The easiest way to explain the difference between mission and purpose is by looking at some well-known companies and apply it to their business strategies. One of our favourites, Patagonia, has a very strong purpose: “we’re in business to save our home planet.” This gives them a pretty distinct why. Their mission, what they do, is making quality outdoor gear through sustainable sourcing.
Another strong example is TOMS shoes. When founder Blake Mycoskie was asked about the difference he explained that his company’s mission is to sell shoes, but its purpose is to provide free footwear to people in need. They’re in business to improve lives.
Vision – where you want to go
“A vision statement is a declaration of an organisation’s objectives, intended to guide where it wants to go.”
Afdhel Aziz explains a company’s vision as the destination of what you want your brand or business to be in the future. Your vision is something you aspire to create, to achieve, or to become in the future.
What do you want your company, your community, or even the world to be when you achieve your mission and purpose?
Powerful examples are Microsoft’s first vision of “a computer on every desk and in every home” and Alzheimer’s Association’s vision of “a world without Alzheimer’s disease”.
Why is the difference so important?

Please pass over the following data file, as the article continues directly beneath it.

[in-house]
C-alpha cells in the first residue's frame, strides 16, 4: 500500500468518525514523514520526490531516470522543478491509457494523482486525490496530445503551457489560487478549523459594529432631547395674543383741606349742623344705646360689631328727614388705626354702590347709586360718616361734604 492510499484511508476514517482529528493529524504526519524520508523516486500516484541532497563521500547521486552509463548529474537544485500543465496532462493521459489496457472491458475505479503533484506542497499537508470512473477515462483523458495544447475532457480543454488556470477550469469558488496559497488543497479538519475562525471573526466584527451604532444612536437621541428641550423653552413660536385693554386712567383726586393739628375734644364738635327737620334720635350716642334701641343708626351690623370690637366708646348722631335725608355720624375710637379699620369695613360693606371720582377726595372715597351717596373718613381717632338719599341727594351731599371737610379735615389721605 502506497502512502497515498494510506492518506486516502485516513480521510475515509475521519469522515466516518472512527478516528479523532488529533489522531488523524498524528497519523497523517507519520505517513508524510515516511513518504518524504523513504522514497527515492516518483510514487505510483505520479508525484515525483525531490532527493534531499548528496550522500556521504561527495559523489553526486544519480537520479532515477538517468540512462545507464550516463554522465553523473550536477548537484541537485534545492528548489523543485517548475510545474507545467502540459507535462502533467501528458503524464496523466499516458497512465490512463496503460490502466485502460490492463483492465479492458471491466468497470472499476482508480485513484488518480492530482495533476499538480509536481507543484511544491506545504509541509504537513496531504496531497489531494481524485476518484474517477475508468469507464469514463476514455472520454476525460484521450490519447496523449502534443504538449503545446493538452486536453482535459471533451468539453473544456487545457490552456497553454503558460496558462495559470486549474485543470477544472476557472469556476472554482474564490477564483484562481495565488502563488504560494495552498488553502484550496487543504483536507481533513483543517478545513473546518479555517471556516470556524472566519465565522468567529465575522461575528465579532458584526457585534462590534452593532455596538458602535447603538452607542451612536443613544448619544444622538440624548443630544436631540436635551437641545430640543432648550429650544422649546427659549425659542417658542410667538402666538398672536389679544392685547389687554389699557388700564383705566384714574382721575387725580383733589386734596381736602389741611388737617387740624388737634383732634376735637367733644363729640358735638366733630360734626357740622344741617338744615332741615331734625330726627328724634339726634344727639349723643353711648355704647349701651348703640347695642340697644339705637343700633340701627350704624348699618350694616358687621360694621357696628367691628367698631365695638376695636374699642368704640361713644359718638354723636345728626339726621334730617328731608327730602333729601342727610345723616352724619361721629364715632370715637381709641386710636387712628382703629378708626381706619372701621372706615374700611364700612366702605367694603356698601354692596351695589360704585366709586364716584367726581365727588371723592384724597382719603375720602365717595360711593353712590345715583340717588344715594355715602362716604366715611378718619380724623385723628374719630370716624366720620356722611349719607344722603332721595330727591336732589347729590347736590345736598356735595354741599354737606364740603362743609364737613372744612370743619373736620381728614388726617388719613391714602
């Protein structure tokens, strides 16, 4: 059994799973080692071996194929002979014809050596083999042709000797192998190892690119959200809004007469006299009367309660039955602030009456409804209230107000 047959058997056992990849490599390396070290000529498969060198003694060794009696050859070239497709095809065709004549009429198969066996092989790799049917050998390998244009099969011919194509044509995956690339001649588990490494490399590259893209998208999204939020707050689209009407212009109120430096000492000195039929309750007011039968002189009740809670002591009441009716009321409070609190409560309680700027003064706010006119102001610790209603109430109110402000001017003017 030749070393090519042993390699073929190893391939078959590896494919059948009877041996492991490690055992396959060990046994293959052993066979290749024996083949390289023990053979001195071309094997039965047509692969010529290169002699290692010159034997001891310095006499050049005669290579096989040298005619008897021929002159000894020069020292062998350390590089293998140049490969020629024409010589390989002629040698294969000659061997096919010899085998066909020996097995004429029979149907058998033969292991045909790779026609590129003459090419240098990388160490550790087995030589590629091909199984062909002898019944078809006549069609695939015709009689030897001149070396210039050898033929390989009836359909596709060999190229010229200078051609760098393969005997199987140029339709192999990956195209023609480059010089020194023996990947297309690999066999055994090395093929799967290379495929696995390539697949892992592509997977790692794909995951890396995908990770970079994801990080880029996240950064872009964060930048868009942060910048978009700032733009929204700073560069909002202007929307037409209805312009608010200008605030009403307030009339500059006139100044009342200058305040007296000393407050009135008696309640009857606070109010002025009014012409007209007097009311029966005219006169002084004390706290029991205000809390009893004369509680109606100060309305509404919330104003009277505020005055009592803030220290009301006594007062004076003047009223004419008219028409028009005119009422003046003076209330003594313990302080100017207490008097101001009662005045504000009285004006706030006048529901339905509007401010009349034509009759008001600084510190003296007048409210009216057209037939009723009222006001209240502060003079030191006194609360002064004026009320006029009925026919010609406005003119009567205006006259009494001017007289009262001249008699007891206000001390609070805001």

A strong purpose and mission are indispensable if you want to be successful as a business. Because achieving your goal is impossible without a business structure that supports that desired outcome.
A mission and vision are guidelines for management and employees, it tells them what you do as a company and where you want to go. Your purpose on the other hand is not that practical, it’s inspirational. It stirs something inside all stakeholders. Customers, employees, investors. It’s not what you do for your company, but what you offer to the world?
In his article on HBR, Graham Kenny says: “If you’re crafting a purpose statement, my advice is this: To inspire your staff to do good work for you, find a way to express the organization’s impact on the lives of customers, clients, students, patients — whomever you’re trying to serve. Make them feel it.”
Where to start
Gallup suggests that words don’t even matter that much when it comes to purpose. It’s the actions of the company that really show its purpose. A purpose needs to be manifested within your company through actions. Think about examples like Accenture organising their Making a Difference Battle or Patagonia donating the 10 million they saved from tax breaks to charity.
Make purpose work for your business
In this blog series, we’ll explore the depths of purpose. What are the benefits for your business, how do you define a corporate purpose, and how can you turn that purpose into a business success? Read on and become a purpose expert yourself!
- Corporate purpose: the what, the why, and the how
- The three core benefits of purpose for business (coming soon)
- How to define your corporate purpose (coming soon)
- 10 companies that successfully put purpose into action (coming soon)
- How to use authenticity to create a successful purpose (coming soon)
- The essential role employees play in your corporate purpose (coming soon)
- The difference between purpose marketing and being purpose driven (coming soon)